Reverse Osmosis (RO) Membranes: How to clean them
The efficiency of the cleaning substances, their professional application, and the design and operation of the cleaning equipment all play a role in successful membrane cleaning. RO membrane cleaning should be done with both high and low pH cleaning solutions for the best results.
1. Cleaning RO Water Purifier with high pH
The high pH cleaning is done to get rid of biological or organic foulants that have carboxylic functional groups in them. At high pH, weak acids obtain an anionic charge, allowing them to spread. The calcium that connects foulants and biofilms to one other and to the membrane surface is chelated by high pH cleaning solutions because they can't remove the calcium bridging and commodities like NaOH are only marginally effective.
2. Cleaning RO Water Purifier with low pH
Prior to high pH cleaning, a low pH cleaning may be a better solution in some circumstances. Organic foulants, on the other hand, may lose their anionic charge if low pH cleaning is conducted first, and may become compacted in the membrane. Complete Water Solutions can assess your system and perform a foulant study to determine which solution is best for you.
3. Cleaning RO Membrane in stages
Cleaning outcomes are best achieved when each step is cleaned separately. Cleaning will allow for the highest possible flow velocity. When both stages of a 2:1 array system are cleaned at the same time, each pressure vessel in the second stage receives twice the flow velocity as the first. If the first stage parts are cleaned at ideal flow velocity, this will result in membrane telescoping in the second stage. Alternatively, basing the flow velocity on the second stage might result in insufficient surface scouring of the first stage membranes.
4. Cleaning RO Membranes with chemicals - A Step-by-Step Guide
- a) Examine the cleaning tank, hoses, and cartridge filters to ensure they are in good working order. If necessary, clean the tank and flush the hoses. Replace the cartridge filters with fresh ones.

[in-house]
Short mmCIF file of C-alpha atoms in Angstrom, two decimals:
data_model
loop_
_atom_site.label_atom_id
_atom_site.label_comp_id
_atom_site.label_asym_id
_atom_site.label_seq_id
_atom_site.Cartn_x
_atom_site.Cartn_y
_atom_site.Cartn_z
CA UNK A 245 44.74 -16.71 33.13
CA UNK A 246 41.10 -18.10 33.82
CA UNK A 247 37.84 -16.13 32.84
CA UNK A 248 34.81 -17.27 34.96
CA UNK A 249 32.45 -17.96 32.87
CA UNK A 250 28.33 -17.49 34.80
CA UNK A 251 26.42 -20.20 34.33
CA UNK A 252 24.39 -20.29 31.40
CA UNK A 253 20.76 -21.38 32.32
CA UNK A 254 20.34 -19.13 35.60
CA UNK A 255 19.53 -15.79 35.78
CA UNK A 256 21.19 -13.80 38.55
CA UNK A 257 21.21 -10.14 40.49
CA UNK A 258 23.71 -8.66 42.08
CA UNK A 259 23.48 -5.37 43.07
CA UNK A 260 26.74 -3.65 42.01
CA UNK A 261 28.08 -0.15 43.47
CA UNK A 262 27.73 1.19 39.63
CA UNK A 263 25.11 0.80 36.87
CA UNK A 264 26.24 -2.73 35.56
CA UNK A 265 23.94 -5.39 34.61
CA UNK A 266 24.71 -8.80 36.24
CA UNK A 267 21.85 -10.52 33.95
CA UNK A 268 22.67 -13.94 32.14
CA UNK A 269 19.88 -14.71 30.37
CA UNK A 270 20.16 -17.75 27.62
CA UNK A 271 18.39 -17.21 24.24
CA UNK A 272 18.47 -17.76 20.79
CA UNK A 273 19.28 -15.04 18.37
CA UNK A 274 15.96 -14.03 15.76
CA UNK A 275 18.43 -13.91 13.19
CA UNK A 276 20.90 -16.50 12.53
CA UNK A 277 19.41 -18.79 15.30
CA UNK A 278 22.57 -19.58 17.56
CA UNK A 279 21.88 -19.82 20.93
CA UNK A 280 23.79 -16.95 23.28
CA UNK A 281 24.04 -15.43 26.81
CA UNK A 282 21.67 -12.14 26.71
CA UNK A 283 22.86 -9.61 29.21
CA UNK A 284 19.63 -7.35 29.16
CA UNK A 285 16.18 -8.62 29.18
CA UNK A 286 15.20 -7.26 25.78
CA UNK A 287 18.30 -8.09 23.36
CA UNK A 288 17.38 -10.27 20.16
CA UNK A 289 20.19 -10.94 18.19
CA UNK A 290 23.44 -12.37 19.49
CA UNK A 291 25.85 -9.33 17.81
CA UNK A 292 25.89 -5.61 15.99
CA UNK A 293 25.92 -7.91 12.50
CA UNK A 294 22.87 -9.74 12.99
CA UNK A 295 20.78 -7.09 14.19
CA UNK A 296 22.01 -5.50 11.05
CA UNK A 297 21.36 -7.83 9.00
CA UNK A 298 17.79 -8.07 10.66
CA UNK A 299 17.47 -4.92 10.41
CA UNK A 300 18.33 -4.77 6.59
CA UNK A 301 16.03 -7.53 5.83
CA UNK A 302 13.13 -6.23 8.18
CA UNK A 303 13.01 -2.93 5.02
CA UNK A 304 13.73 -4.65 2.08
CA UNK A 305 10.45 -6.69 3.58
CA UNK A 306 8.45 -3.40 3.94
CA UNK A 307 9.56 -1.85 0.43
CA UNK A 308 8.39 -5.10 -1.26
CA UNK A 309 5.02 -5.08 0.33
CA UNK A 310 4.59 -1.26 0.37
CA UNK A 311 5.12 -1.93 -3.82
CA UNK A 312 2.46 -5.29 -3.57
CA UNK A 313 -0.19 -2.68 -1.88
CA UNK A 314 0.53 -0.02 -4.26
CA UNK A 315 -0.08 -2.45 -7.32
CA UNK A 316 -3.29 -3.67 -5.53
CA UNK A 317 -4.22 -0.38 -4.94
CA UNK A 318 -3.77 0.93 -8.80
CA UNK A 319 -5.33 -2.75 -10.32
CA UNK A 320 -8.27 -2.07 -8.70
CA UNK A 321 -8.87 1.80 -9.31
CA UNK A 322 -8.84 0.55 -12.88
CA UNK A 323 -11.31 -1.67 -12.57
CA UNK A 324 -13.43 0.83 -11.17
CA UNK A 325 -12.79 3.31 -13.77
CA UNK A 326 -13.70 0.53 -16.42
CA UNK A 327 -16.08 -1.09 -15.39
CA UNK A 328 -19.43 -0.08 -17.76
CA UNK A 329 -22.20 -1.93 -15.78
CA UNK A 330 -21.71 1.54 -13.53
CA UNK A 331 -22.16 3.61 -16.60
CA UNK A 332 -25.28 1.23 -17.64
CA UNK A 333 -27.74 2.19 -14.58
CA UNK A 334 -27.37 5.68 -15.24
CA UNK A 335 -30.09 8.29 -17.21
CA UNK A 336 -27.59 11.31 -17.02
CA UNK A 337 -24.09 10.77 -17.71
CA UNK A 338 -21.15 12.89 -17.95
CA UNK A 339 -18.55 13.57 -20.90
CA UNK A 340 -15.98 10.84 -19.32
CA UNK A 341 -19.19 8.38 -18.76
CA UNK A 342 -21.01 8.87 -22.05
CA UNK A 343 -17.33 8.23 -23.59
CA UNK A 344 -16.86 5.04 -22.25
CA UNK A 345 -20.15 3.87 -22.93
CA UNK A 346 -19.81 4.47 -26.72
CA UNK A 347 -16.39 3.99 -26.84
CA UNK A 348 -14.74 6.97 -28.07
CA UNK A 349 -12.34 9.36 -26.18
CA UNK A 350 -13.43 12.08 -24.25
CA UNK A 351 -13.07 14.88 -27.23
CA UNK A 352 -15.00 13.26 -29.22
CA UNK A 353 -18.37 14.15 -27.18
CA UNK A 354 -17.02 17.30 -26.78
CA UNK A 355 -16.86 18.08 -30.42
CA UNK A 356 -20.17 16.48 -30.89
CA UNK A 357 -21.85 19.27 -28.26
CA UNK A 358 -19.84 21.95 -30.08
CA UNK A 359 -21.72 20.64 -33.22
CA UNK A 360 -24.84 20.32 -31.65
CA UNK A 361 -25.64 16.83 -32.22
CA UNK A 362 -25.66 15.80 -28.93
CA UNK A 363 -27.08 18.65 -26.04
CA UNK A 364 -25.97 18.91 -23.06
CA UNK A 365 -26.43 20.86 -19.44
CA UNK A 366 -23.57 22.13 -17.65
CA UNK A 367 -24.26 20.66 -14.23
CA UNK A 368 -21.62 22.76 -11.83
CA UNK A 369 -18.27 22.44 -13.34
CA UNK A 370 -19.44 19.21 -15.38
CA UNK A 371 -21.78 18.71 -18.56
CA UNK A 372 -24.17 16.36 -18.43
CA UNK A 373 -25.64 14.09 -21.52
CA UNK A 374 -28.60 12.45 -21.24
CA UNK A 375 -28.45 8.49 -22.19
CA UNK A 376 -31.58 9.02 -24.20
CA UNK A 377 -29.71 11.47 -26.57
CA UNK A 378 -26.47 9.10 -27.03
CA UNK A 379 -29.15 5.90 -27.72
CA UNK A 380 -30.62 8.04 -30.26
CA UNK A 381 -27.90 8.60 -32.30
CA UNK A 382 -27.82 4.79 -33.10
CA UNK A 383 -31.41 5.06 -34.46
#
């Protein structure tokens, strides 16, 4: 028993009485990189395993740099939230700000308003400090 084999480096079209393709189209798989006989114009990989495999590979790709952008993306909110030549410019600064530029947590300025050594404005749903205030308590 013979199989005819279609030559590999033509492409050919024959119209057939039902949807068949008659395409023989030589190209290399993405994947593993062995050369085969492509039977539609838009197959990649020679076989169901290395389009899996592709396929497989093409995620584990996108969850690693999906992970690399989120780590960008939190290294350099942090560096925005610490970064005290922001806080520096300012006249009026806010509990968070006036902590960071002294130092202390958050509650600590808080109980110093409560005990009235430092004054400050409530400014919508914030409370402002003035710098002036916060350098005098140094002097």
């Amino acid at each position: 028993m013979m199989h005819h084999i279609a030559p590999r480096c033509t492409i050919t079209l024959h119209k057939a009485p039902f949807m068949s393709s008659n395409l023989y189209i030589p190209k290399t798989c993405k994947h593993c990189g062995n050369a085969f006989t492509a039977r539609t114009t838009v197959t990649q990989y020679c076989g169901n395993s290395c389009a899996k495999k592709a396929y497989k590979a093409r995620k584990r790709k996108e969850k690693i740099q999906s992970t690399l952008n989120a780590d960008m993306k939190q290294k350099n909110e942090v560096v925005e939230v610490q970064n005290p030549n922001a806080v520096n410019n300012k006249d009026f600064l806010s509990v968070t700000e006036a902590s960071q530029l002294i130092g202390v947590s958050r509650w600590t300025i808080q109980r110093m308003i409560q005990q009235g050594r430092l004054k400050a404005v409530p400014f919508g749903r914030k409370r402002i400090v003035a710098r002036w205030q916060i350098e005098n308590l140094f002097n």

- b) RO permeate or DI water should be used to fill the cleaning tank. Turn on the agitator or recirculation pump in the tank.
- c) Slowly pour the chosen RO cleaning product into the cleaning tank, based on the total volume of the CIP and the product strength required, and properly mix.
- d) Check the temperature of the solution. If the temperature of the solution is below the specified level, adjust the heating control to get the desired temperature. Contact Netsol’sComplete Water Solutions if the manufacturer's recommendation isn't accessible.
- e) The pH of the solution should be checked. The pH should be around 12 or whatever the membrane manufacturer recommends. Adjust the pH with sodium hydroxide (NaOH) or similar chemicals as indicated by the membrane manufacturer if the pH is too low. Adjust the pH using hydrochloric acid (H2O:HCl) if it's too high.
- f) For 30 minutes, circulate the solution through one stage at a time in the feed flow direction. Circulate at the membrane or system manufacturer's recommended flow rate. If the manufacturer's recommendation isn't available, contact the friendly team atNetsol’s Complete Water Solutions. Pressure should be kept low enough during cleaning to produce minimal permeate, but never exceed 60 psig [4.2kg/cm2].
- g) To avoid redeposition of removed materials, the first return flow (up to 15% of the cleaning tank volume) should be routed to drain in cases of high fouling. In a multistage system, each stage must be cleaned independently for best performance.
- h) Before continuing, dump the tank and create a new cleaning solution if the first stage cleaning solution becomes turbid or discolored. If the pH or temperature of the solution deviates from the prescribed range, a new solution should be made.
- i) Before putting the system back in service, give it a good rinse with RO permeate.
- j) Divert product water to drain until any remaining cleaning solution has been removed from the system before resuming service.